Copper is an essential nutrient for our bodies, however, consuming too much of it can lead to negative health consequences. Since copper in water is the most common heavy metal found, knowing how it affects us is critical.
Fear not! This guide will cover everything you need to know, including how copper enters our water, its negative effects, and how to test for and remove it.
- Copper is a naturally occurring metal (Cu) that leaches into the water supply by flowing through old copper plumbing or service lines that have become corroded.
- A high level of copper in drinking water will have a bitter or metallic taste, while a low level of copper can leave green and blue staining on plumbing fixtures.
- Ingesting high levels of copper can be dangerous and cause vomiting, nausea, diarrhea, headaches, and kidney disease.
- The EPA maximum contaminant level for copper is set at 1.3 ppm which is the safe level to avoid any potential health problems and manage plumbing corrosiveness.
- A certified laboratory test is the only accurate method to test for copper in water
- The most effective treatment to remove copper from drinking water is reverse osmosis, activated carbon, or water distillation.
How Does Copper Get Into Drinking Water?
The most common way copper enters drinking water is via leaching from copper pipes. A combination of copper plumbing fixtures and acidic water will create a higher likelihood of dissolved copper in water due to its corrosiveness. Older homes are more likely to have copper or lead plumbing materials, as many of the homes built today use PVC or PEX.
However, once copper pipes age a bit, they form a protective coating that limits the amount of copper that leaches into the water. If a newer home is constructed that uses copper pipes, for the first three years, some copper is likely to dissolve into the water supply.
How Much Copper Is In Drinking Water?
How much copper is dissolved into the water depends on a few factors:
- Types and amounts of minerals in water supply: Certain minerals are more corrosive than others. The more corrosive water is, the more likely copper will be dissolved into water.
- Acidity: Water with a lower pH, or water that is more acidic, will be more corrosive to pipes and plumbing fixtures.
- Amount of time in pipes: How long water sits in pipes is also an indicator of how much copper will dissolve into the water supply.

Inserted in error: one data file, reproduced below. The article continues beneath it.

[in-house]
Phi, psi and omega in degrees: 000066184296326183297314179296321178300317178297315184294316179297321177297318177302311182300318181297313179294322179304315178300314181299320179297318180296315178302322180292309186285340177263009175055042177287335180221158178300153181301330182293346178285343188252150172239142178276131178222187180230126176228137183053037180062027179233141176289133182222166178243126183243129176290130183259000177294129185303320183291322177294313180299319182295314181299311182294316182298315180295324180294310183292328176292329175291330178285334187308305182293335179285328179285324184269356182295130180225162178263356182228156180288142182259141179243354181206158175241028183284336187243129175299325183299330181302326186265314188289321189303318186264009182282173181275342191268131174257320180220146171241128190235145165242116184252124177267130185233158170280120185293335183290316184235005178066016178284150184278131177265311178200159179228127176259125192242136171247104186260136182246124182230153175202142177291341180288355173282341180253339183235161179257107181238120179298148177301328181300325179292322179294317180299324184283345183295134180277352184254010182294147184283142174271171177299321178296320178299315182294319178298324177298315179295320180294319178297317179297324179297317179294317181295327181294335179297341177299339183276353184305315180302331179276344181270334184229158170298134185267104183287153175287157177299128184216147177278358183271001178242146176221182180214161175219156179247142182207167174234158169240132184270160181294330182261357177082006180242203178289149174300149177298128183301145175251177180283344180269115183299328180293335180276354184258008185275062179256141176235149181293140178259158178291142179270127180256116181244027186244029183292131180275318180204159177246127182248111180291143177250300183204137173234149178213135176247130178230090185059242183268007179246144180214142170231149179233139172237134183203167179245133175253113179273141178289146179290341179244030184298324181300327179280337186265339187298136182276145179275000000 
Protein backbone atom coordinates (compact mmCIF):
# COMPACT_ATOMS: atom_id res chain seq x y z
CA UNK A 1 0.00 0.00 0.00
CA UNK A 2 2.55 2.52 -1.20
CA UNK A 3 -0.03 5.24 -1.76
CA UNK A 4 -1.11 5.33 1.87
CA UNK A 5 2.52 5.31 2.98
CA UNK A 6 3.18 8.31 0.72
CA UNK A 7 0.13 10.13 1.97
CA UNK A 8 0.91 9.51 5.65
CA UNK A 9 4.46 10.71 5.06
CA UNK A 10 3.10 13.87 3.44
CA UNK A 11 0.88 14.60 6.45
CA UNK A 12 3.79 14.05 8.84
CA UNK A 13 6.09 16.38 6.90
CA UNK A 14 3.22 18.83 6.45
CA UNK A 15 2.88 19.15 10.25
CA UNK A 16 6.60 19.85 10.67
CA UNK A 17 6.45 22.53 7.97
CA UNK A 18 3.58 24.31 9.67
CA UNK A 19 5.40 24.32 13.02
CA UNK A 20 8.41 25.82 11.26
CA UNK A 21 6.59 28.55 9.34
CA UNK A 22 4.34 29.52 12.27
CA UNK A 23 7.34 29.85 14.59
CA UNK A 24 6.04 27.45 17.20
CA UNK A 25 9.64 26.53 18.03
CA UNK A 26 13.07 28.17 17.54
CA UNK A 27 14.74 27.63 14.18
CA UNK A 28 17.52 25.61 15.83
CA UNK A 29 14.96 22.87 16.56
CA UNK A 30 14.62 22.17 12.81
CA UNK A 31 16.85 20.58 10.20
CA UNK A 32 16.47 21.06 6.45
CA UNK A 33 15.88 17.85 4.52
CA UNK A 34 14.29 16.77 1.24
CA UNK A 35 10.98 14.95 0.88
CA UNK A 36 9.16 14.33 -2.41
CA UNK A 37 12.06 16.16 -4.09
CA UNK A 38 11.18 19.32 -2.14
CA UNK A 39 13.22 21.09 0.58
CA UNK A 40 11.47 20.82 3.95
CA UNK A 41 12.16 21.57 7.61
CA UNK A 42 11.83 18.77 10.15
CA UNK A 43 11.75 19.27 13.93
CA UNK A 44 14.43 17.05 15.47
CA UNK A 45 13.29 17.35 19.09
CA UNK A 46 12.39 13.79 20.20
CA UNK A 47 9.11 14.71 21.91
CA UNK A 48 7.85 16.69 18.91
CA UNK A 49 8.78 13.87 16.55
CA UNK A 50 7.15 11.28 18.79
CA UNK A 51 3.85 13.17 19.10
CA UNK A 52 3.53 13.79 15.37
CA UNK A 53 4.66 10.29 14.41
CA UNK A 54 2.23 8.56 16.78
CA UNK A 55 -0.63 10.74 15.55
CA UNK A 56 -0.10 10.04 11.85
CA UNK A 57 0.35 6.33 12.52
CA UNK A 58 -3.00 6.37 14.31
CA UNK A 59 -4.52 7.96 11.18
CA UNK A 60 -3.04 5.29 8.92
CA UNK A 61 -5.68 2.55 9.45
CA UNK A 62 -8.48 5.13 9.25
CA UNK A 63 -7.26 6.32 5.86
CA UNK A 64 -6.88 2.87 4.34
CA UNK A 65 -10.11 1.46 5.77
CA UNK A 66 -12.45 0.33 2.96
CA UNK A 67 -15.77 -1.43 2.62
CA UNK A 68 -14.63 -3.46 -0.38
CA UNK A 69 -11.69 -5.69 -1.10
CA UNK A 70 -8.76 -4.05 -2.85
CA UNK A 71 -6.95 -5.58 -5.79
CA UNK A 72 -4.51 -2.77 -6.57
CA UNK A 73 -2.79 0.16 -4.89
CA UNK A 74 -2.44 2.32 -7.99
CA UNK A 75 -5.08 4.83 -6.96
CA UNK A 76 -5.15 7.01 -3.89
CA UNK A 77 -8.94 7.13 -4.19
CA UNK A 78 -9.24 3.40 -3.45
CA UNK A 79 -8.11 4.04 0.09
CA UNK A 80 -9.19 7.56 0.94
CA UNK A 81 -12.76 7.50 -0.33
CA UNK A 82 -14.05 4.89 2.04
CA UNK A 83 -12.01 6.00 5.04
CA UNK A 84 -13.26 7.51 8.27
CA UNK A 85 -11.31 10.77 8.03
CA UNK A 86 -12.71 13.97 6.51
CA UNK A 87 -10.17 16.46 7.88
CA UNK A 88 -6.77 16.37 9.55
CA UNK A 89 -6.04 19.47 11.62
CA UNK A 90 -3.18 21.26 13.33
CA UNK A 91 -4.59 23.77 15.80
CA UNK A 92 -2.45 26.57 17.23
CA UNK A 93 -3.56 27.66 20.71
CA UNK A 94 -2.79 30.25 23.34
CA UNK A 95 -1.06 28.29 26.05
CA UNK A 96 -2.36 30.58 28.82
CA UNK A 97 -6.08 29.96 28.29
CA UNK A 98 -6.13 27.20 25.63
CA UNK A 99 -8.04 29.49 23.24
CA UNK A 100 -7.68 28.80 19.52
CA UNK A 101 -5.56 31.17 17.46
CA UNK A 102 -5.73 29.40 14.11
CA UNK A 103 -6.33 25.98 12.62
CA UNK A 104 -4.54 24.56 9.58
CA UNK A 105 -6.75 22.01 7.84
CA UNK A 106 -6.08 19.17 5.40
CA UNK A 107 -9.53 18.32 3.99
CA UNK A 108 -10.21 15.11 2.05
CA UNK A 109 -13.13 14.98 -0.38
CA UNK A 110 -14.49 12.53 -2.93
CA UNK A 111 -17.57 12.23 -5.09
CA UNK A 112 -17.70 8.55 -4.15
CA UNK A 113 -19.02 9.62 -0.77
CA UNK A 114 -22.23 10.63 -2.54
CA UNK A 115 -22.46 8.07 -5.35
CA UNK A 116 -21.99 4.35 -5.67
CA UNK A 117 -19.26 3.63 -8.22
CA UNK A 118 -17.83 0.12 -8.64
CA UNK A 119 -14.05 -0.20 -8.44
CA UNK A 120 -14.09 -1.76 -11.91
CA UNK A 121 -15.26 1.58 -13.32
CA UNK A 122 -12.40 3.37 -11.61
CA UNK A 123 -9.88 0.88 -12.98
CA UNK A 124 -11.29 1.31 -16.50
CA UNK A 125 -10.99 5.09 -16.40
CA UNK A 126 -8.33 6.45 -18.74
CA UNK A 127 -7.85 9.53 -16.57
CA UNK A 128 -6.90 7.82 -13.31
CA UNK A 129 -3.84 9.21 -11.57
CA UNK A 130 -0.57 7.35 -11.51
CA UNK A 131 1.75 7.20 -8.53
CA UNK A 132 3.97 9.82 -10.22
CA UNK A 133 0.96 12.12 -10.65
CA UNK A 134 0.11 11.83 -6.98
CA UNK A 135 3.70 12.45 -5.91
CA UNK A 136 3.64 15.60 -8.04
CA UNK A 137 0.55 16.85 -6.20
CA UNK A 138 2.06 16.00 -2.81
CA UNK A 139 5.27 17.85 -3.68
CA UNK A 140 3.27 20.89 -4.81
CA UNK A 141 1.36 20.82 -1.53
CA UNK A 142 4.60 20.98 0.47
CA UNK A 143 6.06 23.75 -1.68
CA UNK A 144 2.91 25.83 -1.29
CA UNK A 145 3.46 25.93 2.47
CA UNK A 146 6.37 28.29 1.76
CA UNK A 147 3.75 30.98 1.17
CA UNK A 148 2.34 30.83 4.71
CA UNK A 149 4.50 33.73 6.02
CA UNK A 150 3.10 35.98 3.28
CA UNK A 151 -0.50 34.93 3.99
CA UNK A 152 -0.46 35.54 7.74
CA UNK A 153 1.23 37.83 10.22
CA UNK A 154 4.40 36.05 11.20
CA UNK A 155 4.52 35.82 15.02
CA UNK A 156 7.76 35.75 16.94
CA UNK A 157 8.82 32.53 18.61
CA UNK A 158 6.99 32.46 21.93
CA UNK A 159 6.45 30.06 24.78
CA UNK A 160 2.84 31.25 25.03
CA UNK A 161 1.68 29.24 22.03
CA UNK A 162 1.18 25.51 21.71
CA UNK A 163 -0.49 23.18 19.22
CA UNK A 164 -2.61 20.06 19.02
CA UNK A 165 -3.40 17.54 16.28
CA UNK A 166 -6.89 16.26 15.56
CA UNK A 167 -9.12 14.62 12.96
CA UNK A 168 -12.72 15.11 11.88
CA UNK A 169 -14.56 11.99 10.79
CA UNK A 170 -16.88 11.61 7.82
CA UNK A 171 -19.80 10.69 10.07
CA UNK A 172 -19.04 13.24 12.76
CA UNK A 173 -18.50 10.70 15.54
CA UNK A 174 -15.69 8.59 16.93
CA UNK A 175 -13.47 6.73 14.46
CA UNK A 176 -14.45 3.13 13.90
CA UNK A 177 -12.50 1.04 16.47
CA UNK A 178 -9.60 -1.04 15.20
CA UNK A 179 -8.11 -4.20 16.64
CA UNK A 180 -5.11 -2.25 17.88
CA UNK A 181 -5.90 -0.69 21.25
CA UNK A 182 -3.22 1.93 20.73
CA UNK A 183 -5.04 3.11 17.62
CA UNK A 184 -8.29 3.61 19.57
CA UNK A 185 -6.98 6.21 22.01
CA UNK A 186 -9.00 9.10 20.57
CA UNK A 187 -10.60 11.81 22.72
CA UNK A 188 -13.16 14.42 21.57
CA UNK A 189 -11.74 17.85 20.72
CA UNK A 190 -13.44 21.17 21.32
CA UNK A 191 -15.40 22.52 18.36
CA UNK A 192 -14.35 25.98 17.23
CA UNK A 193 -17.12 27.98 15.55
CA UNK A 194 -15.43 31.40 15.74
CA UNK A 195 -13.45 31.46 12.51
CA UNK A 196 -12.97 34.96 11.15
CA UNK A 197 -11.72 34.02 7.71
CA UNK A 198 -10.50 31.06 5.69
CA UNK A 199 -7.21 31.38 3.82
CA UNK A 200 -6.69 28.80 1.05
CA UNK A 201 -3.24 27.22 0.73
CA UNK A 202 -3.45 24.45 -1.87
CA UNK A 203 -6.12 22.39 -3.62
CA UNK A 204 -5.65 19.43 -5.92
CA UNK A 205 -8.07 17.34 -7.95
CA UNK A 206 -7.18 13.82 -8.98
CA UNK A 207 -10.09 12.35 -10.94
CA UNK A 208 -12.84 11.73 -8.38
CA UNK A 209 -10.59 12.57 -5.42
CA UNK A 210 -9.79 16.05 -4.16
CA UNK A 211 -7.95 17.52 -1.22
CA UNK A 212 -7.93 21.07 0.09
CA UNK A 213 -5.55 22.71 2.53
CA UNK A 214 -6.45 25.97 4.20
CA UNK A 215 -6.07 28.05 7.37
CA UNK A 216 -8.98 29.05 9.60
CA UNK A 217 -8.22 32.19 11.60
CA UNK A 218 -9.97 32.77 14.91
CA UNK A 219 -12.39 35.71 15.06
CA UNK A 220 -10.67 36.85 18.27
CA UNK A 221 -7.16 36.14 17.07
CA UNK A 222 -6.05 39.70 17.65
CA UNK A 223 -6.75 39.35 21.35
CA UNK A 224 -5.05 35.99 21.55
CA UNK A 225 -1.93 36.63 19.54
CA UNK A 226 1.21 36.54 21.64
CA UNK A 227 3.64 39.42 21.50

- Water temperature: Hot water is more likely to erode pipes compared to cold water. To reduce copper levels, use cold water as much as possible.
High copper concentrations aren’t usually found in groundwater. However, copper compounds are used in industries like mining and agriculture – which can cause copper to leach into the groundwater supply.
Additionally, it’s become popular to use copper pots, copper containers, and other copper cookware. Old or worn cookware with a faulty lining can allow copper to mix with food.
What Are Safe Levels Of Copper In Drinking Water?
The Environmental Protection Agency (EPA) introduced the Lead and Copper Rule (LCR) in 1991. In 2023, the agency amended the rule, but the change primarily affected regulations around lead in drinking water.
The rule requires all public water systems to monitor the levels of these two metals in the water supply. The rule states that if copper levels exceed 1.3 ppm (1.3 mg/L) in more than 10% of customer taps sampled, the system must take action to control the corrosion rate with phosphate treatment, thus reducing copper and lead levels in the water. Concentrations over 1.3 mg/L are when drinking water becomes hazardous.
As previously alluded to, we can process some copper from drinking water. Copper is involved in energy production, iron metabolism, neuropeptide activation, connective tissue synthesis, and neurotransmitter synthesis.
The Food and Drug Administration (FDA) recommends a daily value (DV) of 0.9 milligrams (mg) of copper a day for optimal health.
Copper deficiency is rare in healthy people living in the United States. A condition called Menke’s disease messes with the body’s ability to absorb copper, and some other health conditions make people more prone to a deficiency.
The recommended daily amounts of dietary copper are:
- Adults 18+ = 900 micrograms daily (0.9 mg)
- Women who are pregnant or breastfeeding = 1300 micrograms (1.3 mg)
- Kids aged 14-18 = 1000 micrograms (1 mg)
- The tolerable upper intake level (UL) for adults = 10,000 micrograms (10 mg)
Copper sulfate is a copper compound that comes with a different set of risks, as it is more toxic. Ingesting more than one gram of copper sulfate can lead to copper toxicity or copper poisoning.
What Are The Effects Of Copper In Drinking Water?
Unlike other metal contaminants like arsenic and lead which are highly toxic substances to humans, copper in drinking water is unlikely to elicit very dangerous health effects. The Centers for Disease Control and Prevention (CDC) provides information regarding the health effects of copper in drinking water.
Short-term exposure to excess copper levels in drinking water can cause gastrointestinal issues like:
- abdominal pain
Long-term exposure to high levels of copper in water can cause:
- kidney disease
- liver damage
- Wilson’s disease
Copper is not classified as carcinogenic by the IARC, EPA, or the DHHS. There has not been any substantial research on the matter to determine if copper should receive a classification since it is widely regarded as safe for consumption in regulated amounts.